Hazrat Inayat : Treating the sick and wounded

As this is being posted, the pandemic is again increasing in intensity in many parts of the world, and so it seems appropriate to look at some counsel offered by Hazrat Inayat Khan after the First World War, when there was great suffering amongst soldiers maimed and wounded both in body and in mind, and amongst families that had lost loved ones.

Mystically, when we go into the presence of a wounded or sick person, we should think that by our presence alone he will be healed much more than by all the medicines, for they are drugs and we are the living souls, the higher beings. For this healing-power, three things are necessary. The first is confidence. If we think, “Perhaps I am a soul, or perhaps not. Perhaps I can have a healing influence, or perhaps not,” then we have no confidence. We have no healing power. The next is purity of life. To be pure in every respect is the greatest strength. From the presence of such a person an influence spreads.

The third thing necessary is concentration. When we go to a wounded person or a sick person, all our thoughts should be fixed on him, on the healing. If such thoughts come as: “I must go to the office for such a work,” or “I must go to the Holborn restaurant for luncheon,” or, “My aunt said she would write a letter, and she has not written,” then we have no concentration and we shall not heal the patient. We must develop the will by concentration.

This healing is usually done by the eyes or by the fingertips. There is a better way than this of healing, that is, to heal by your kindness. But this cannot be learned. If a person is not kind, he cannot learn to be so. The only thing is to practice kindness, to do kind actions, and so to develop the quality.

Looking at the world, we shall see that, besides these wounded, there are many other wounded. We shall see that the world is full of wounded, and among thousands we shall find scarcely one healthy person. There are the wounded by life and the wounded of the self. We should know how to treat these wounded also. There is a verse by a Hindustani poet: “First help into port the small boat, and then your own ship will come safely to harbor.” This means, stop in order to help another in his difficulty, and there will be every promise of your own undertaking being successful. But we can heal another only if we forget our own wounds. If these are always before our view, we cannot help others, and we shall never be healed ourselves.

The wounded by life are those who have suffered hard knocks and blows in the struggle for life. Everyone has some purpose to accomplish in life, some object for which he strives. And in this pursuit he experiences the opposition of others, the hardness of the struggle of life. The wounded of the self are those who are wounded in the struggle with the self, those who have given way to the habit of some drug or of alcohol, or the habit of bitterness of the mind. They may not wish to have this habit, but their weakness keeps them bound to it.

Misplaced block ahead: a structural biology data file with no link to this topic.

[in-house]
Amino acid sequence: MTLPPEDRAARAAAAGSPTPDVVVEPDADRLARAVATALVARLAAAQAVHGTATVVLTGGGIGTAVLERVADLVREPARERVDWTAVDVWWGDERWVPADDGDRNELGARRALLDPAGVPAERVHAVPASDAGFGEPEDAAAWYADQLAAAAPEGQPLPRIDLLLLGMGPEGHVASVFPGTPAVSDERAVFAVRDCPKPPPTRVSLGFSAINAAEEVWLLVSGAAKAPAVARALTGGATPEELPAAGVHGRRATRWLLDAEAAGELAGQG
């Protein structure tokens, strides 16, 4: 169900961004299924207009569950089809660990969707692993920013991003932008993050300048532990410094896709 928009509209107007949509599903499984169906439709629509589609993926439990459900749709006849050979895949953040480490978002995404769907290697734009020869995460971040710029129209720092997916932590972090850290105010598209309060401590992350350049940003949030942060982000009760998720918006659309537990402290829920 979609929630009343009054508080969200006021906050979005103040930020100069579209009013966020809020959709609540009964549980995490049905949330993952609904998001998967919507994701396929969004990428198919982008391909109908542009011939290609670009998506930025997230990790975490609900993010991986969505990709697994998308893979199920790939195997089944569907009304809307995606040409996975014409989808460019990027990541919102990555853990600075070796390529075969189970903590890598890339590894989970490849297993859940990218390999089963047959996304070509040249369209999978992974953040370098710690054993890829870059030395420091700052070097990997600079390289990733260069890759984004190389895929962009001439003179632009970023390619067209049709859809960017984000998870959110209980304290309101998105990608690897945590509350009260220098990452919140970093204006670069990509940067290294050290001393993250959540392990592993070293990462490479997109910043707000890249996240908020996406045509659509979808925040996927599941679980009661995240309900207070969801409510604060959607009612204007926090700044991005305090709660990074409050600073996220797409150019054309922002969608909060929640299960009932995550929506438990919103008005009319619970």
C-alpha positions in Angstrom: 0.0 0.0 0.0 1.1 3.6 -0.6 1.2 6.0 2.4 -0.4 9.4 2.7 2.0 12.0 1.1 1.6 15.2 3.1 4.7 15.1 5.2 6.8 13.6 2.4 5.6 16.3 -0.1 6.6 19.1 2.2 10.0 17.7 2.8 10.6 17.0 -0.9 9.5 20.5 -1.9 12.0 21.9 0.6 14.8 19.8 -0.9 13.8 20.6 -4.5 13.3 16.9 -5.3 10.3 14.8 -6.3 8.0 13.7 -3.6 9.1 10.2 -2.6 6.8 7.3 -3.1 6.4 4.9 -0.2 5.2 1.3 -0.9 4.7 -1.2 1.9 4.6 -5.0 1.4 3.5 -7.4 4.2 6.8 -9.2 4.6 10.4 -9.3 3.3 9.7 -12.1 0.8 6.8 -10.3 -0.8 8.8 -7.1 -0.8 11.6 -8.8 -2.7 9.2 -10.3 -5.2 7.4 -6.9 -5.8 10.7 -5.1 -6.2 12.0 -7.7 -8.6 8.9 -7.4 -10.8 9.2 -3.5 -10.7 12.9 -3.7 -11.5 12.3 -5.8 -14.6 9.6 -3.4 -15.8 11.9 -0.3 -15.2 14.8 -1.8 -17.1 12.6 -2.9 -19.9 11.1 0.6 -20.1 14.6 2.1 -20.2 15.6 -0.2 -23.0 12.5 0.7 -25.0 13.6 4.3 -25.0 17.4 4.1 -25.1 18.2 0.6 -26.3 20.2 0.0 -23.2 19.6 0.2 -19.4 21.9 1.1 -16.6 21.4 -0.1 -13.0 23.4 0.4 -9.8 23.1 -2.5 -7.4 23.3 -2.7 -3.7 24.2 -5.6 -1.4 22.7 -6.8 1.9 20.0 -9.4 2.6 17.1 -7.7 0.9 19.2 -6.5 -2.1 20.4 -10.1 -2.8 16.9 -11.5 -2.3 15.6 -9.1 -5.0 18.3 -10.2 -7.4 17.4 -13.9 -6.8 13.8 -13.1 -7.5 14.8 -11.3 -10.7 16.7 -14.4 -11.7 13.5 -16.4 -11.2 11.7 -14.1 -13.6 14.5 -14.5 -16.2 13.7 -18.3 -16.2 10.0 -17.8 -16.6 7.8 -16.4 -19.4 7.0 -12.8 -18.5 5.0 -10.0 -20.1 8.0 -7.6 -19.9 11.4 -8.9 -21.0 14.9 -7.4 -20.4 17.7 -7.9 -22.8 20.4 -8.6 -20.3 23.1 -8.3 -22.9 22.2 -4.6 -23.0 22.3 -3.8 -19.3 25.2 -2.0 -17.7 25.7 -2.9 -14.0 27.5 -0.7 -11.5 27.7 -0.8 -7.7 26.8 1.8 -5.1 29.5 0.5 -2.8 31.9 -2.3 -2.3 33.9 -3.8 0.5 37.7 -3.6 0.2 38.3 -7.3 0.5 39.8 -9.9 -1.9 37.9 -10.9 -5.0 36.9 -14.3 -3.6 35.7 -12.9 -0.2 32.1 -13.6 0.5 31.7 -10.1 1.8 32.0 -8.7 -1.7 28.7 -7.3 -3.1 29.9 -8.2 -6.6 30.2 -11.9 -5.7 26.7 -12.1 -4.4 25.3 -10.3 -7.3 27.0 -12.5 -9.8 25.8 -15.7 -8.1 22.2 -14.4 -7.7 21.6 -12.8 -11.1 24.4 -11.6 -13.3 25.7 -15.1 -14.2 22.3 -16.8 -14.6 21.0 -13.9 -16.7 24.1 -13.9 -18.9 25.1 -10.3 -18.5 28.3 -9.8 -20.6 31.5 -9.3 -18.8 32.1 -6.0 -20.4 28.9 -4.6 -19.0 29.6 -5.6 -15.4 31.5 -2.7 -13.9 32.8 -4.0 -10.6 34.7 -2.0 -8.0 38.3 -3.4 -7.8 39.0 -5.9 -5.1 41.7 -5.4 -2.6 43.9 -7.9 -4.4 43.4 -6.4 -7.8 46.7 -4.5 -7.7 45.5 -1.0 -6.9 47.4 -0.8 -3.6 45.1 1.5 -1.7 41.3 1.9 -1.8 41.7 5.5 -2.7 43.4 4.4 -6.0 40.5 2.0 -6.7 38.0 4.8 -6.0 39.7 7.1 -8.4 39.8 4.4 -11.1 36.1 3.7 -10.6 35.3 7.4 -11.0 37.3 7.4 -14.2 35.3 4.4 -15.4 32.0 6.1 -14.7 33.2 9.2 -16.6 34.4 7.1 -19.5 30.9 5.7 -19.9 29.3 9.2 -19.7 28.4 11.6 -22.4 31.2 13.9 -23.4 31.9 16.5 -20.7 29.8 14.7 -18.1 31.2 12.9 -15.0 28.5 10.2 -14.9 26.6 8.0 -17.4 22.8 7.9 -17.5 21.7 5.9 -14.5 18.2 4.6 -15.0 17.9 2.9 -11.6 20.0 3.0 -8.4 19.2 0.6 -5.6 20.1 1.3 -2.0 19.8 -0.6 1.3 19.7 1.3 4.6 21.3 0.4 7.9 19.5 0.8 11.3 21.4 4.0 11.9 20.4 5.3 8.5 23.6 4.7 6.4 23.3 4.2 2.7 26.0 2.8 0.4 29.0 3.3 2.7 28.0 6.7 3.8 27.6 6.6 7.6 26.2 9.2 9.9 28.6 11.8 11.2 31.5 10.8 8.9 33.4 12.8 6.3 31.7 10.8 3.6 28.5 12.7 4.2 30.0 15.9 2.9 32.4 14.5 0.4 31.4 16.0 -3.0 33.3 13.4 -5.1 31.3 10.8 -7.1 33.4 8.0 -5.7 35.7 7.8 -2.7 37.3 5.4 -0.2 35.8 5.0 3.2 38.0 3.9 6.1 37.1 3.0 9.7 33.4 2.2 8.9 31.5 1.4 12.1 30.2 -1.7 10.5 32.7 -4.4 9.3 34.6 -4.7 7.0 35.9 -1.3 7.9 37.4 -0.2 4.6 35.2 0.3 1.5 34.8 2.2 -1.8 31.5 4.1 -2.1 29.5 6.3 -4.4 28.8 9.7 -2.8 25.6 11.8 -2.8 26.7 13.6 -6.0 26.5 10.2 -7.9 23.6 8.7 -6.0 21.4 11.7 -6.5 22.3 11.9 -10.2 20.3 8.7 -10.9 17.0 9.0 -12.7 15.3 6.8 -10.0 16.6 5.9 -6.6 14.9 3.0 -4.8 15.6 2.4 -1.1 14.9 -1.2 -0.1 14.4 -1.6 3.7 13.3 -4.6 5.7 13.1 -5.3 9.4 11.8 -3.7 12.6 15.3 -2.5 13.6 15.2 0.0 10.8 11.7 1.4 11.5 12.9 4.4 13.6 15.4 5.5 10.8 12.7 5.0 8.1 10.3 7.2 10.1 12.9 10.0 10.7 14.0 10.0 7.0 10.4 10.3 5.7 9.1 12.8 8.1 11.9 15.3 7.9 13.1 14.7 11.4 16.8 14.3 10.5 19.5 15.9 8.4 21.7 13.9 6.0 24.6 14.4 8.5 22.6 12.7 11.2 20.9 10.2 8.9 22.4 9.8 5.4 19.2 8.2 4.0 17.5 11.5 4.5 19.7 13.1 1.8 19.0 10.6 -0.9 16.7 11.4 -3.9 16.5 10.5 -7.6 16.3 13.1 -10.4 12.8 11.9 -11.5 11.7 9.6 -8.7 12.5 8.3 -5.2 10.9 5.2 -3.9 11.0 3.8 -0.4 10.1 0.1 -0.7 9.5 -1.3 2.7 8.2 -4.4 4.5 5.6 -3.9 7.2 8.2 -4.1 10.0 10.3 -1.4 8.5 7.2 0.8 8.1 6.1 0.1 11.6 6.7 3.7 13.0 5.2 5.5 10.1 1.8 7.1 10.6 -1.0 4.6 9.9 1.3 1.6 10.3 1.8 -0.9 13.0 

There are also those who are wounded by the disappointments, the discouragements that they have experienced in life, those who have lost hope. To heal this third sort of wounded, what is needed is knowledge. And the knowledge that is needed is God-consciousness. The mind must be focused together. It is the mind that we wish to heal. If I have a wound on my hand, and I am always conscious that I have this wound, it will never heal.

Shams Tabriz, a very great Sufi, was once called upon to make alive a king’s son who had died. He said to him first, “Kun bi ism-i Allah,” that is, “Arise in the name of God.” The prince did not arise. It is a long story but I am telling it in short. Then he said, “Kun bi ism-i,” that is; “Arise in my name.” The prince arose and was alive. For this, Shams Tabriz’ skin was taken off by order of the king. They said that “in my name” was the claim of being God, and the punishment for that was that the skin was taken off. And he very willingly let them take it off.

The first command was “Arise in the name of God.” For one who had attained to God-consciousness, this was not a fitting command, because it meant that God is a separate being. The second command was, “Arise in my name.” This was a right command, because a person who has God-consciousness knows that he is not separate from the Divine power. This story has a great moral, that, no matter how good, how pious, how virtuous we may be, unless we realize our at-one-ment with the Divine Being, we cannot have healing power.

God bless you.

2 Replies to “Hazrat Inayat : Treating the sick and wounded”

  1. Huma

    Beloved Murshid Nawab

    Thank you for the enlightning post!

    .. “We can heal another only if we forget our own wounds”

    Life is an extraordinary opportunity.
    With infinite gratitude,

    Huma

    Reply

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